Ocean Vodka offers tours of Maui distillery
BY CHRISTIE WILSON / email@example.com
KULA, Maui » When family and friends come calling to Maui, I always recommend they pry themselves off the beach to spend a day exploring the Upcountry region. Along with crisp air, sweeping vistas and funky little country towns, there’s an ever-growing number of agritourism enterprises sure to please foodies and sightseers alike.
Hawaii Sea Spirits’ Ocean Vodka is the newest entry in the island’s farm tour circuit, starting sampling tours last month at its 80-acre grounds on the lower elevation of Haleakala.
When I last visited the Smith family’s solar-powered craft distillery in March, they were awaiting the arrival of a custom-designed, four-column distillation system from Vendome Copper & Brass Works Inc. in Kentucky while setting up their 6,000-square-foot facility and installing landscaping.
OCEAN VODKA ORGANIC FARM & DISTILLERY TOUR
» Where: 4051 Omaopio Road, Kula, Maui
When I checked back in with them last month, the operation was in full swing. Tours are offered daily; the cost is $10 per person ($25 with lunch), which includes sampling and a take-home souvenir Ocean Vodka shot glass for those 21 and over. Visitors can also enjoy a small air-conditioned gift shop and a lovely “martini garden.”
A large lawn was created to host barbecues and other events. The area is bordered in uala (sweet potato) planted by the Polynesian Voyaging Society, which will return next year to harvest the staple for the Hokule‘a’s around-the-world voyage.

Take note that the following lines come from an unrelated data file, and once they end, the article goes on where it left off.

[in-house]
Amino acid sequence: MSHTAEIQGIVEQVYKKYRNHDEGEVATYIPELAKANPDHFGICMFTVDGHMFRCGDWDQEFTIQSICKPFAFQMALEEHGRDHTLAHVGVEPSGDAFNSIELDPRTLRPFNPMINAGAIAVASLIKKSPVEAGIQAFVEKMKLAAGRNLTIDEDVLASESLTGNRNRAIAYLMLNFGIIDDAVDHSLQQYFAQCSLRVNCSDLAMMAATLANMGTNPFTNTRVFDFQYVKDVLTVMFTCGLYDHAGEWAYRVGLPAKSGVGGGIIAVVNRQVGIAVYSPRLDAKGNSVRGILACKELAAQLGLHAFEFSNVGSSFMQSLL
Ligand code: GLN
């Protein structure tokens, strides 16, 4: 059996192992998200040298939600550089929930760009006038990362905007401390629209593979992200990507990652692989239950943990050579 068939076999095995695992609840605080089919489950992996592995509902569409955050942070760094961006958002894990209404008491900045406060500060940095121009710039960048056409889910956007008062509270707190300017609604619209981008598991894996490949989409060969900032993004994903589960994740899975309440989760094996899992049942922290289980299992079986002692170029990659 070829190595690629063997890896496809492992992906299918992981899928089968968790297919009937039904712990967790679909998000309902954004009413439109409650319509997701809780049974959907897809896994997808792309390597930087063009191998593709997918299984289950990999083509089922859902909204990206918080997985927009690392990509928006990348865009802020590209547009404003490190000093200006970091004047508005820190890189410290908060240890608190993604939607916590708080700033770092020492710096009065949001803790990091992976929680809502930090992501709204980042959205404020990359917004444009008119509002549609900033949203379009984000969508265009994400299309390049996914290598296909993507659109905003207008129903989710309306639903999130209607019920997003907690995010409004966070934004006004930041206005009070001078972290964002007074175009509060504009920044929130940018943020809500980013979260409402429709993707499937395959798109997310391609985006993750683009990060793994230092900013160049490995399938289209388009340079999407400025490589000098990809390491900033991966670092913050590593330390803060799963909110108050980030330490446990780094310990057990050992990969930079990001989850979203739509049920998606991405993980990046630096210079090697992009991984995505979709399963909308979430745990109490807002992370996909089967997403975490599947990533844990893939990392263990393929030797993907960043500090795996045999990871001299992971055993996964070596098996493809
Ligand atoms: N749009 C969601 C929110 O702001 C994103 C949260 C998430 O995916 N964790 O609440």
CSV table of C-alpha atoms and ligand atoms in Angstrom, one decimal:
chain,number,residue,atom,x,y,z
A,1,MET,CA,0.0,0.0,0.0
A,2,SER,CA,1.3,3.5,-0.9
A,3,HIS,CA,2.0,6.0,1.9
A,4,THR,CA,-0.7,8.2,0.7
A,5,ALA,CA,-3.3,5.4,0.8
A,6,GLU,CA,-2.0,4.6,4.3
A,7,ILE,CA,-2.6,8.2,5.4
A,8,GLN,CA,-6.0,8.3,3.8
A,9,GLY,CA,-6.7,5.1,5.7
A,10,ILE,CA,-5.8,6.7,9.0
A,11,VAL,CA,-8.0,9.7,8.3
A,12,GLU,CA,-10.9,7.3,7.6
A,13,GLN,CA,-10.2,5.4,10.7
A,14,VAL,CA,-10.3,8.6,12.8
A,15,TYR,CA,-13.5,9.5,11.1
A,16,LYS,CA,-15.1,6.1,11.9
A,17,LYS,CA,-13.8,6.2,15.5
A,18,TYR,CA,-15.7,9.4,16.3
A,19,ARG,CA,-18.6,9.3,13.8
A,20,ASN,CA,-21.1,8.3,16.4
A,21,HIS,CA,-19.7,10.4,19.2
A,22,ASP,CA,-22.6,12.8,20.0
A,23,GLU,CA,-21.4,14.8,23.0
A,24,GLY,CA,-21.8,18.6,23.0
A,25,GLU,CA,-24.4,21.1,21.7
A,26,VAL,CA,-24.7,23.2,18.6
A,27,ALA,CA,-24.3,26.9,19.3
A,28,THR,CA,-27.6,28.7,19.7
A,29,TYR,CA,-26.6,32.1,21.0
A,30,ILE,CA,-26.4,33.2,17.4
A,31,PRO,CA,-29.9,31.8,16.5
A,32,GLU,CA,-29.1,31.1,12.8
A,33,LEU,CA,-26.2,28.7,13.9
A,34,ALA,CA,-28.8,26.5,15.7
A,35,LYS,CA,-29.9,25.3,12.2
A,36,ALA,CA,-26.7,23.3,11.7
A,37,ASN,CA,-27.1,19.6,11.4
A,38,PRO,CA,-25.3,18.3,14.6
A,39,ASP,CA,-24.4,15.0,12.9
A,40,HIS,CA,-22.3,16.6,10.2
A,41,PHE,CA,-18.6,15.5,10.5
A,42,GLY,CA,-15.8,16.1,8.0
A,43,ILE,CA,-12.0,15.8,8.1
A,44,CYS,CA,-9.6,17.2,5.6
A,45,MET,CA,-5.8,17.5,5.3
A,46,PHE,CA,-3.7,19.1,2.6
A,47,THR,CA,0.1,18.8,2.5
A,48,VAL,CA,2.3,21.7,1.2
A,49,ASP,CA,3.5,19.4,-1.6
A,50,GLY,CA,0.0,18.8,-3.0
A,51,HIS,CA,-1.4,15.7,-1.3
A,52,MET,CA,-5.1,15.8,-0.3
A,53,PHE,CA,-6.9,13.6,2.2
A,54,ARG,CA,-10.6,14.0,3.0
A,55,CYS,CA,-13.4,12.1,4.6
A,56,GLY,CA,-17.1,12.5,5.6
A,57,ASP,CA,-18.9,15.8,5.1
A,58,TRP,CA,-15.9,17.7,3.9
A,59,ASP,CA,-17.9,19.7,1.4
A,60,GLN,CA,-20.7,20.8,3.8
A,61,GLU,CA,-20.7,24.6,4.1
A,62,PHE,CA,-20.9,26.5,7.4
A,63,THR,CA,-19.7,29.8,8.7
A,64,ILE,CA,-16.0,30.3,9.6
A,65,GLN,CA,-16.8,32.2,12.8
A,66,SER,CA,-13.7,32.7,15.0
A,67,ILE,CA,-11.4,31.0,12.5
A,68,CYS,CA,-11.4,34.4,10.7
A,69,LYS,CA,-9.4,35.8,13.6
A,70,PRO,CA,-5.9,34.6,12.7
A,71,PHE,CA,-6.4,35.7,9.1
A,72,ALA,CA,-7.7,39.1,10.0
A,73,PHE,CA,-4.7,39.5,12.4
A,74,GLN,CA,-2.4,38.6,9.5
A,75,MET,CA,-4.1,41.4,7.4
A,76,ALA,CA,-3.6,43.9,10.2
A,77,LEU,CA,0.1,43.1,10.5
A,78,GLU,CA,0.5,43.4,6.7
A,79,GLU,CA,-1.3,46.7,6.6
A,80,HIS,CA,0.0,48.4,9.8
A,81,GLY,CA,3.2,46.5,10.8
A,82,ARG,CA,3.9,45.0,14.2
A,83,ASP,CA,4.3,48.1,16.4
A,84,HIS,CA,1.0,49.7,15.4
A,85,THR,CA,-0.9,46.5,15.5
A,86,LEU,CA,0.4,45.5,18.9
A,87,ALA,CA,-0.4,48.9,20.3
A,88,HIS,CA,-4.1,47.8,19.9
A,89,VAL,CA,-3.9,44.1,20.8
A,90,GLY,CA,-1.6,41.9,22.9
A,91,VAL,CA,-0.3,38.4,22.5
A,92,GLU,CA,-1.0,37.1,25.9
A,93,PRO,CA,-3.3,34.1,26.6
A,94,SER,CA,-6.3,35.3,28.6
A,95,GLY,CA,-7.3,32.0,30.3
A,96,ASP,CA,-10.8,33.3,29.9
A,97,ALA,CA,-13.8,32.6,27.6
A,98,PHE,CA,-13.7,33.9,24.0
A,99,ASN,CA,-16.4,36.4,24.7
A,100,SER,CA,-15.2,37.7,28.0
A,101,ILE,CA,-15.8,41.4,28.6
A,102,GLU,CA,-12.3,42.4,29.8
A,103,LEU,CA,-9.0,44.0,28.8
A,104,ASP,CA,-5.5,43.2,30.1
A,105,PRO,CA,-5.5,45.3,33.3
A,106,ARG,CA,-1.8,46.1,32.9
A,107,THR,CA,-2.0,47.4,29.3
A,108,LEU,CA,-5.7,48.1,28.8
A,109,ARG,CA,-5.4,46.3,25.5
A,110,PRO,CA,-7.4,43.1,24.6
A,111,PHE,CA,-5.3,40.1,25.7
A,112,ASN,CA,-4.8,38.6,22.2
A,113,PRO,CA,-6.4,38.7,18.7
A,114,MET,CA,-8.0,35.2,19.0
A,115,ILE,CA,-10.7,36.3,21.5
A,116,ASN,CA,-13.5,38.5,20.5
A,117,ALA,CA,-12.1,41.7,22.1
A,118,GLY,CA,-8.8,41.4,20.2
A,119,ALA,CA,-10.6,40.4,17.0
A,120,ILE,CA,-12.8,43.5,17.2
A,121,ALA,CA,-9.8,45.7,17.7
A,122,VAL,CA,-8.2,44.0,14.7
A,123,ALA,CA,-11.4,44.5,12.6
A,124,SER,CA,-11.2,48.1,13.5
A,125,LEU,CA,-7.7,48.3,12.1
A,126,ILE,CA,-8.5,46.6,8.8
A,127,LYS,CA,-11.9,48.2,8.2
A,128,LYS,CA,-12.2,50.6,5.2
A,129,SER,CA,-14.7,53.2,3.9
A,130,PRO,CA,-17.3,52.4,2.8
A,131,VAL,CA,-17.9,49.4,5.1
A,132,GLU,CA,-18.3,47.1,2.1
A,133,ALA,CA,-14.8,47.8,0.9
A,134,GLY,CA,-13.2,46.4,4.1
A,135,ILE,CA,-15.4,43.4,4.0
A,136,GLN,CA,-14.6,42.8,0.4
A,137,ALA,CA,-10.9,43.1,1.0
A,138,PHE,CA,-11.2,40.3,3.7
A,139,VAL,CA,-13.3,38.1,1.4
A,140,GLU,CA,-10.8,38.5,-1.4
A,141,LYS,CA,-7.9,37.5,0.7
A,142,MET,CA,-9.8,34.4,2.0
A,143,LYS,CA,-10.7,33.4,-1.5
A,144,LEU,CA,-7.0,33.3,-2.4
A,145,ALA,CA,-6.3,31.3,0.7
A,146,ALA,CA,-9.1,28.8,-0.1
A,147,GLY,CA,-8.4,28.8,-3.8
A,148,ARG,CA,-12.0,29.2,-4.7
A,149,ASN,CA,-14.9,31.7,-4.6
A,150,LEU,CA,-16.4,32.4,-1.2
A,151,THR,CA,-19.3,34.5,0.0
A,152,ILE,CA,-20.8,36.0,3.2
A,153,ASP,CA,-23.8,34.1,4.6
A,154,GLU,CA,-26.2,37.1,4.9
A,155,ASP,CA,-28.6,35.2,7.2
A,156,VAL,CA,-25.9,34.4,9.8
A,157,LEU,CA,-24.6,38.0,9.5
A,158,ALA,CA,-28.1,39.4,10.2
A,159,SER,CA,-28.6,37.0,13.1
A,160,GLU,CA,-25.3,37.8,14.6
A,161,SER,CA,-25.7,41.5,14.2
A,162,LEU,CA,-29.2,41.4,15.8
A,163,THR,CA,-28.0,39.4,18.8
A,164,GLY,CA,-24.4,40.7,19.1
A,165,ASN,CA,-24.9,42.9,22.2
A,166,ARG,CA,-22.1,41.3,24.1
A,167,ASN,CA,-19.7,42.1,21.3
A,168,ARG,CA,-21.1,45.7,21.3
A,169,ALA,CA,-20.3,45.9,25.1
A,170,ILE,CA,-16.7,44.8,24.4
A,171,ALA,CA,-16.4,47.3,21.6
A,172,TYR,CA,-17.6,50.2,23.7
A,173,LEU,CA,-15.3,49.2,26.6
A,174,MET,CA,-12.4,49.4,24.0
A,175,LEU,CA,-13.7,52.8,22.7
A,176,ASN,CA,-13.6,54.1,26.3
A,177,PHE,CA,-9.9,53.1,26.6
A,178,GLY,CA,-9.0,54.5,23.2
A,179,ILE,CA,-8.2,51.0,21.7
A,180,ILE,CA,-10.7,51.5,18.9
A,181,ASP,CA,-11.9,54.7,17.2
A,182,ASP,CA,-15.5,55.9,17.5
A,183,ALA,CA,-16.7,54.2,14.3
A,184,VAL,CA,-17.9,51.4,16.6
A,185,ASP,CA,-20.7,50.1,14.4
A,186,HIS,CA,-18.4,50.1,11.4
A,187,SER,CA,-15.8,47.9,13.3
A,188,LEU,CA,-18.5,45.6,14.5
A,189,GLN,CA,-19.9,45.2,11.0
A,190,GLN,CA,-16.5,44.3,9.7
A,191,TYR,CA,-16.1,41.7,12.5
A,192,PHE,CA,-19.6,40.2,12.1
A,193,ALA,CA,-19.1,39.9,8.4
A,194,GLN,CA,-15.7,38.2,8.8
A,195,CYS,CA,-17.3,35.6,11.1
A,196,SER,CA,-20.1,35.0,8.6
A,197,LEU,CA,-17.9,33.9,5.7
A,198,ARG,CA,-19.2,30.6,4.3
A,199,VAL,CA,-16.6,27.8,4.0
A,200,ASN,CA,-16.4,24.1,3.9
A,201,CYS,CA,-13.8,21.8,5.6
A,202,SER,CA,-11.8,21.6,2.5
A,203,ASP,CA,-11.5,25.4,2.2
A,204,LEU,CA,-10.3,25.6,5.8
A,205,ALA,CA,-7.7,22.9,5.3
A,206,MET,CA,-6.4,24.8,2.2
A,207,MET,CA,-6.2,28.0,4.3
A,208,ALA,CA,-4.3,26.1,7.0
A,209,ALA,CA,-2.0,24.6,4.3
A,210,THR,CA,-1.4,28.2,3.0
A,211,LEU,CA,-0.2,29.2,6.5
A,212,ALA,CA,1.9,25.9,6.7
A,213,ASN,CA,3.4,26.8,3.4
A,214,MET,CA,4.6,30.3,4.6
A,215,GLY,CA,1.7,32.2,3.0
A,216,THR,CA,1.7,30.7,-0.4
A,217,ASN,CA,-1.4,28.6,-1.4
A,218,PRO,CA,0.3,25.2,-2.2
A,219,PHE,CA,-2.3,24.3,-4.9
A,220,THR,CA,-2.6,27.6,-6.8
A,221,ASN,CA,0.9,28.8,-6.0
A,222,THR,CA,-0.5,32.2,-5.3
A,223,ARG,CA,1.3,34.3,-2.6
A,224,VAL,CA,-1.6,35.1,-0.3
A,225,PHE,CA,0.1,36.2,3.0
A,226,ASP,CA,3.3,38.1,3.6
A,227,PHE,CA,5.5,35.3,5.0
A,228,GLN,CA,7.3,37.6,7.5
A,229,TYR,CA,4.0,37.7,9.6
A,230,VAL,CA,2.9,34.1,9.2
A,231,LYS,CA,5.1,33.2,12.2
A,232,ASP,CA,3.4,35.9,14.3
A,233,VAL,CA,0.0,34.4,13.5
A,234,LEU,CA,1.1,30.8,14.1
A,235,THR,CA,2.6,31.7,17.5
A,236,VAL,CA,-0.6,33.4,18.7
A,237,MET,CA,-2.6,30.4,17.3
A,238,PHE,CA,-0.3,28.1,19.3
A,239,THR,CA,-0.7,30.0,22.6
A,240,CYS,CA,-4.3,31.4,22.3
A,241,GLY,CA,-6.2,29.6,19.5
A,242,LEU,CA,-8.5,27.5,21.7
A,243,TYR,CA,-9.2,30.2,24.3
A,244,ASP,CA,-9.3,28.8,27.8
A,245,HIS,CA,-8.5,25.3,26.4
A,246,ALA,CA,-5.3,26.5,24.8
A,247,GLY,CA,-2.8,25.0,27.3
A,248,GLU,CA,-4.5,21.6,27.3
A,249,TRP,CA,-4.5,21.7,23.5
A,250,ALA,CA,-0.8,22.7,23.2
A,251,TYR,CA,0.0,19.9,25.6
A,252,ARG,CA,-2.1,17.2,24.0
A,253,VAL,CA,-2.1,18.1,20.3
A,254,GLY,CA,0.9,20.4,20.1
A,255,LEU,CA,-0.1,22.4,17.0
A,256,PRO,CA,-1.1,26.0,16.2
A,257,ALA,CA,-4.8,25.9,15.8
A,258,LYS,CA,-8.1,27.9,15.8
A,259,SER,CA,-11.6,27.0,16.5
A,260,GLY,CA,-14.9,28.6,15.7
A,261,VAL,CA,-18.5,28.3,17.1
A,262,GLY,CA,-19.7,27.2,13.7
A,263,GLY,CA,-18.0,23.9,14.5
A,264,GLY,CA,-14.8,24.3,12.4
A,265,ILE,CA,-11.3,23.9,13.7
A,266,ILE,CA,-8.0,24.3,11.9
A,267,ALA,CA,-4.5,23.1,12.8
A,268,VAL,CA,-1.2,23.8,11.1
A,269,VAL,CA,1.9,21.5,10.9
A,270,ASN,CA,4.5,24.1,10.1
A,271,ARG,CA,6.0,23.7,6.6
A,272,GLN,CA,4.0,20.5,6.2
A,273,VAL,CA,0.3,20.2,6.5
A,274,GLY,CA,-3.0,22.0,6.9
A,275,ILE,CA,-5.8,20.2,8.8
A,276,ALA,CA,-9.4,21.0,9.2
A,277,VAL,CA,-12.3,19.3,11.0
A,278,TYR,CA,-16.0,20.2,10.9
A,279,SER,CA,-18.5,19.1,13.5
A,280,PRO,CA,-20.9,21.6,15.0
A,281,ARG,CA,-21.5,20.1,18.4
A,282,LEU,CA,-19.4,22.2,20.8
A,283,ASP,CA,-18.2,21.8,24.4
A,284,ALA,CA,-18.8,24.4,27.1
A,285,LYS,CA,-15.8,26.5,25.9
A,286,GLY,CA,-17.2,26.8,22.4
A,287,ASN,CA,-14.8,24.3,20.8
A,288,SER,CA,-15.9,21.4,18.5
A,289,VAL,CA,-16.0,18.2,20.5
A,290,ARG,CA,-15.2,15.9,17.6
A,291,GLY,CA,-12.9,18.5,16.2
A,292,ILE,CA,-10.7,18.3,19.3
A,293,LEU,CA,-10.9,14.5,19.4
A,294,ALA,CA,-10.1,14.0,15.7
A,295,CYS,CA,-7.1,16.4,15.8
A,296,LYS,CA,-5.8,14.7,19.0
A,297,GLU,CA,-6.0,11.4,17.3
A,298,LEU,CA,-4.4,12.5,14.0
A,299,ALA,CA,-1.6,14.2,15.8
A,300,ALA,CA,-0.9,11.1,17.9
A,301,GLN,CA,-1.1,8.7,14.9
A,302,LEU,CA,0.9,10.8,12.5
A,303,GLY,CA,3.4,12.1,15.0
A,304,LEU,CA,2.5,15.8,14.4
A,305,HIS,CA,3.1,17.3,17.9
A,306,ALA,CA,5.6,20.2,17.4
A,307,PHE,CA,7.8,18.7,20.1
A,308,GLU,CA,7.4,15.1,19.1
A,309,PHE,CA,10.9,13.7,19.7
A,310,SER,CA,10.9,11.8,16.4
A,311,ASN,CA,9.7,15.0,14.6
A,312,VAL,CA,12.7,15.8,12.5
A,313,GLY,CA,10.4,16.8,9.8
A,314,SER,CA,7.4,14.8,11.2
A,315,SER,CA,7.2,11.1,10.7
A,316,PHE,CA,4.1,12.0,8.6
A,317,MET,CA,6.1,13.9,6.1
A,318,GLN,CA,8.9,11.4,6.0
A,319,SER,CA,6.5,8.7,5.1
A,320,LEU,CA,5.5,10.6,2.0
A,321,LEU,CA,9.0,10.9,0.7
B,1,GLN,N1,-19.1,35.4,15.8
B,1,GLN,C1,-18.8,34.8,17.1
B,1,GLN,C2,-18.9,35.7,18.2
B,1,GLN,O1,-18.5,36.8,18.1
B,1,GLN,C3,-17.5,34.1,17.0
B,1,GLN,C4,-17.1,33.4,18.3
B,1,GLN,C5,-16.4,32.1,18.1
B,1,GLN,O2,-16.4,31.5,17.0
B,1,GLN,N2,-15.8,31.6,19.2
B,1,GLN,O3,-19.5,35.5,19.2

And the vodka, made from certified organic sugar cane and Kona deep-ocean mineral water, was as clean and smooth as always. (Just Wednesday, Dec. 4, Hawaii Sea Spirits announced plans to expand its line of spirits next year to include white, gold and oak-aged dark rums, whiskey, bourbon and liqueurs.)
Lavender, basil, strawberry and other herbs and fruit grow in the martini garden, which is designed in the shape of an orchid. The grounds also are planted with small stands of more than 20 varieties of sugar cane. (Ocean Vodka isn’t able yet to grow enough organic cane to support production, so the company imports organic sugar juice from the mainland and South America.)
As I sidled up to the outdoor koa tasting bar, Hawaii Sea Spirits President and CEO Shay Smith cracked open a vintage barrel-shaped chest used to store supplies used for tastings.
After pouring us shots, he explained the first sip is the strongest and has the most “alcohol impact” because the palate is “fresh.”
“After the second and third sips, the cleanness of the alcohol starts to come through, with the little sweetness of sugar cane, and you begin to notice the mouth feel, the texture of the minerals from the ocean water.”
Smith then provided me with a peek inside the distillery, where family members and employee C.J. Elizares were busy bottling the latest batch of 80-proof vodka. After Elizares loaded empty — and stylishly designed — Ocean Vodka bottles onto the assembly line, an automated dispenser filled them with distillate. Smith’s father, Kyle, used a mallet to gently tap a cork into each one, mom Diana placed wrappers on top for the seal, and sister Nicole packed the finished product into cases.
The distillery has about 10 employees, most of them Smith family members.
Ocean Vodka, served exclusively aboard Hawaiian Airlines flights since 2007, is available in 36 states and in Canada. Suggested retail price is $32.99 for a 750-ml bottle.
To make a day of your Upcountry drive, visit Surfing Goat Dairy, just up the road from Ocean Vodka for tours and tastings; Alii Kula Lavender at 1100 Waipoli Road, where you can enjoy lavender scones and lavender tea and coffee; Maui’s Winery-Tedeschi Vineyards in Ulupalakua, which offers free wine tasting and wonderful picnic grounds; and O’o Farm, which supplies Pacific’O and I‘O restaurants in Lahaina and offers a gourmet tour and lunch.
Christie Wilson is Today/Features Editor at the Honolulu Star-Advertiser and has lived on Maui for 28 years.